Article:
In the 18th arrondissement of Paris, ITAR Architectures has just delivered a building comprising seventy-two social rental housing units, a nursery and two shops. A construction contributing to the urban renewal of the Porte de Clignancourt district.
Located north of Paris, in the heart of the Porte de Clignancourt district, the project is located on a plot between the Croisset mall in the north, Boulevard Ney in the south, between a building of the police headquarters coupled with housing to the west known as "le Carré" and a future new lane to the east linking Boulevard Ney to Rue Jean Cocteau.
The new building operates a split into two volumes connected by a common base occupied by the nursery. This densification of an existing plot from the 1970s makes it possible to align the building with the boulevard, to hold it better and to bring it to life. Respectful of the modernist architecture of the surrounding architectures, the positioning of the two 6 and 9-storey plots facing each other and their successive setbacks free up views and promote sunshine in the nursery courtyard.
The floors are treated as strata which refine the volumes. To the right angles of the existing towers oppose the rounded corners of the building which play on materials, transparency and light. Geometric assemblies of bricks enliven the facades, while their angles and the railings of the terraces and loggias arise from a delicate association of openwork bricks. The use of full brick dialogues with the history of low-cost housing while assuming a very contemporary language through its white color and its interplay of moldings.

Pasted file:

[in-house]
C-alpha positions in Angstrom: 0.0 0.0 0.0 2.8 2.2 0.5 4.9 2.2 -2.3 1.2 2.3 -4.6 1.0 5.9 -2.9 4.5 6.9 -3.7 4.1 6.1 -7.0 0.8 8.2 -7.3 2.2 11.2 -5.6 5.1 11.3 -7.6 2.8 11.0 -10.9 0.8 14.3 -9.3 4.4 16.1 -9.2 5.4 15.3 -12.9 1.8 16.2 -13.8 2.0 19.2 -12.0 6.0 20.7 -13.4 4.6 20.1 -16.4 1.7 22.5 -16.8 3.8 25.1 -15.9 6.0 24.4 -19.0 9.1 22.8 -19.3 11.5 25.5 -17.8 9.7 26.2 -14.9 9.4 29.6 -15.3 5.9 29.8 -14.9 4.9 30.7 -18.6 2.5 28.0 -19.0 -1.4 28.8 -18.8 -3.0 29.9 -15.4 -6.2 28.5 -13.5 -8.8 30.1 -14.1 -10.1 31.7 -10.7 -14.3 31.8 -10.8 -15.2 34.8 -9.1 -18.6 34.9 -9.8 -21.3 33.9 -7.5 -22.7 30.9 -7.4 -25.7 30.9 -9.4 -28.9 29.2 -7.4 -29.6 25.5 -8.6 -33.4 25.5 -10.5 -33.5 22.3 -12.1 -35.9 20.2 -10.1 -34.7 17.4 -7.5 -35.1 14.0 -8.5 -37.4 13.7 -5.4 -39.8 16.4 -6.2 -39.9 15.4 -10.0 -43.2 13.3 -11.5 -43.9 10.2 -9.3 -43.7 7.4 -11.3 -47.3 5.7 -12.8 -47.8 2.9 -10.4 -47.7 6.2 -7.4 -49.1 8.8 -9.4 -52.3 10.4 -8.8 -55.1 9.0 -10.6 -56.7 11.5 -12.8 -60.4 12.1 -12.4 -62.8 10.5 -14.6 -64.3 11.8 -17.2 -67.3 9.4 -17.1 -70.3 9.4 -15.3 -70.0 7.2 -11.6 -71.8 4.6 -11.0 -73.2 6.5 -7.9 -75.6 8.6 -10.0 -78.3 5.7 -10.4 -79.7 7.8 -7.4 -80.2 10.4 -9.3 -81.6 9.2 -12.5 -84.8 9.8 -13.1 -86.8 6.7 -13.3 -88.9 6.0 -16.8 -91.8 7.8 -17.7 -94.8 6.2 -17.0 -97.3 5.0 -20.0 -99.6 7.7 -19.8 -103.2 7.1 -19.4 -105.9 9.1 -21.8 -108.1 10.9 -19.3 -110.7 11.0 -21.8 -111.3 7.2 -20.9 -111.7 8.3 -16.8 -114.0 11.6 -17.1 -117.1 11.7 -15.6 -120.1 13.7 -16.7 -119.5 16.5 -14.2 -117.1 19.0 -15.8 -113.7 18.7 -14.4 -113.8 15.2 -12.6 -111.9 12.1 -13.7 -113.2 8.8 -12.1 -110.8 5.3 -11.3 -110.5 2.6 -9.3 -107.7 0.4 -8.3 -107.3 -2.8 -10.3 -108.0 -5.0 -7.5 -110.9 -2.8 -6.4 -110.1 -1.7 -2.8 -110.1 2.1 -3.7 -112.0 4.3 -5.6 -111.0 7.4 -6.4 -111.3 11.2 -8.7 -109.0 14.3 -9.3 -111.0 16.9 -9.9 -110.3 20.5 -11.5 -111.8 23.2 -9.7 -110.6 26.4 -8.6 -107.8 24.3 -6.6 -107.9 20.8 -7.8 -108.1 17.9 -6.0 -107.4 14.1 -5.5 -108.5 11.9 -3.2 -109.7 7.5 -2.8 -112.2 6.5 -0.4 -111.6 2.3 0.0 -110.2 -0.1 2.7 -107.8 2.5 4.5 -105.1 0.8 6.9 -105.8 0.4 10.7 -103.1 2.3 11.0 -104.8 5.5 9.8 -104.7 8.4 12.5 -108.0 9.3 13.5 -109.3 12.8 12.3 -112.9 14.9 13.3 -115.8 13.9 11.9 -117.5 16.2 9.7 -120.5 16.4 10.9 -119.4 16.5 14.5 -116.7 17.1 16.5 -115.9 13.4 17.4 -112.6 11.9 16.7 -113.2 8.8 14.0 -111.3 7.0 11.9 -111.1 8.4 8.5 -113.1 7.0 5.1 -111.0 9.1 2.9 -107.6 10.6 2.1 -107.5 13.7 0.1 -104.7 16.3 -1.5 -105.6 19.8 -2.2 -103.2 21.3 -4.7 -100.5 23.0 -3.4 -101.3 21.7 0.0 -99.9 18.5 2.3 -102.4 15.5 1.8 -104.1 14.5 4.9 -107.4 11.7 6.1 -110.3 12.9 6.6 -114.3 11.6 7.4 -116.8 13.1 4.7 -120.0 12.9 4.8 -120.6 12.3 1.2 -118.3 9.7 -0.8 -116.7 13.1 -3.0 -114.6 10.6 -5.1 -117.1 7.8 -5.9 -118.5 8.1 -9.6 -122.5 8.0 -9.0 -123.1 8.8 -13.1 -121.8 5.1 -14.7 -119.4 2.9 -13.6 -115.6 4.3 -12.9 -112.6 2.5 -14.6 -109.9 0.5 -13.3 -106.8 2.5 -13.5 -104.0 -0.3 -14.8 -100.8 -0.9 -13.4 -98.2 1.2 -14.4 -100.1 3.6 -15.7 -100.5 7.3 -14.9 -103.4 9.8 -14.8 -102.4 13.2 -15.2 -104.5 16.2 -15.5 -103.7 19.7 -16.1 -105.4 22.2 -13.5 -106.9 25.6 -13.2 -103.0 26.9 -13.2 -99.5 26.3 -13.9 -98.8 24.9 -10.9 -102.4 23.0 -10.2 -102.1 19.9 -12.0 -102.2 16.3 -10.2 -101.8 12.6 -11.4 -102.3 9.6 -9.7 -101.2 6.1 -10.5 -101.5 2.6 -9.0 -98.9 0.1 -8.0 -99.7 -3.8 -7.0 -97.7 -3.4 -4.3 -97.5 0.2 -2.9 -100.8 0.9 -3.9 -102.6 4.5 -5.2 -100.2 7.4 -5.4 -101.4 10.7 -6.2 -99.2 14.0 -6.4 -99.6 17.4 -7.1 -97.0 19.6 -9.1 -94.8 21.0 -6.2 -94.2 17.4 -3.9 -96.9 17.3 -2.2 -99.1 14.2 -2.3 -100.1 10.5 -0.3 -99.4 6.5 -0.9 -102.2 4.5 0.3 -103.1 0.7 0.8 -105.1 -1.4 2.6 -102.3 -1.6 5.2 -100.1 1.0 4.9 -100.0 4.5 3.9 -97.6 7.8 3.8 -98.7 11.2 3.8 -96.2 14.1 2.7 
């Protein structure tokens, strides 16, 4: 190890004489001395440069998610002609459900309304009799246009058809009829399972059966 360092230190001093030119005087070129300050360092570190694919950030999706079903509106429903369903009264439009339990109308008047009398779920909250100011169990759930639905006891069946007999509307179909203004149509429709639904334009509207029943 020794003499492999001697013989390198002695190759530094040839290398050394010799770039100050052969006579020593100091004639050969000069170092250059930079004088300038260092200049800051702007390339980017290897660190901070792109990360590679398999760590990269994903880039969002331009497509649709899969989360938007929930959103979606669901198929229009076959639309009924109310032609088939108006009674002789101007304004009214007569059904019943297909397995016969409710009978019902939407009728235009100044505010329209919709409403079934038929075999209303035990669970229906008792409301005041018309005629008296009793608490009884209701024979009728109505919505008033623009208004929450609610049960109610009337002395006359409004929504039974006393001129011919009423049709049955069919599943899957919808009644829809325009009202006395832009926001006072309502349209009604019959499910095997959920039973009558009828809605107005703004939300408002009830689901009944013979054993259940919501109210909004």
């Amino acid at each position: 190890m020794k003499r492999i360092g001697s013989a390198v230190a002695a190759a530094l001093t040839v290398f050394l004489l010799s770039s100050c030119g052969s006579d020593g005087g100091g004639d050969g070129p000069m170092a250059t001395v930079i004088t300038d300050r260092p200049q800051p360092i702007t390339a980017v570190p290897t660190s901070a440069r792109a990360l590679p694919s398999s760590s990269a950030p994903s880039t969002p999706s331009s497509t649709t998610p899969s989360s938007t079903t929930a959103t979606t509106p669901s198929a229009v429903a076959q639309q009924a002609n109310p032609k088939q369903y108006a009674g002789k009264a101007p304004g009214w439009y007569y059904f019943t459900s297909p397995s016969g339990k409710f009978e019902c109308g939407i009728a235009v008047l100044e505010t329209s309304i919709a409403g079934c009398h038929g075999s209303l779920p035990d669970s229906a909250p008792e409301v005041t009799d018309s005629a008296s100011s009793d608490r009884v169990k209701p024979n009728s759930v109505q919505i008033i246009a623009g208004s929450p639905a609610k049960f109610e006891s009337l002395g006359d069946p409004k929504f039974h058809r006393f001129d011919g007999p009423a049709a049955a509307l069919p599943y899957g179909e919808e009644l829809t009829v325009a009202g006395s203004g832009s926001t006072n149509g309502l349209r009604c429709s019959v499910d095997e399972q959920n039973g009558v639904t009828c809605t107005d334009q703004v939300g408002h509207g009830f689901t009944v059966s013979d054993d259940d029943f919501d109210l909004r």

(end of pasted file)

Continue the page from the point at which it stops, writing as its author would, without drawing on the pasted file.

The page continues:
As part of this project, the architects carried out a complex work of constructive optimization and structural adaptability of the building. The notion of flexibility has been integrated into the project in particular thanks to the design of a rational framework and the creation of an adapted structure. The architects are also involved in a responsible approach and have carried out this work so that the site has a reduced environmental impact.
To learn more, visit ITAR Architectures website.
Visuals: © ITAR Architectures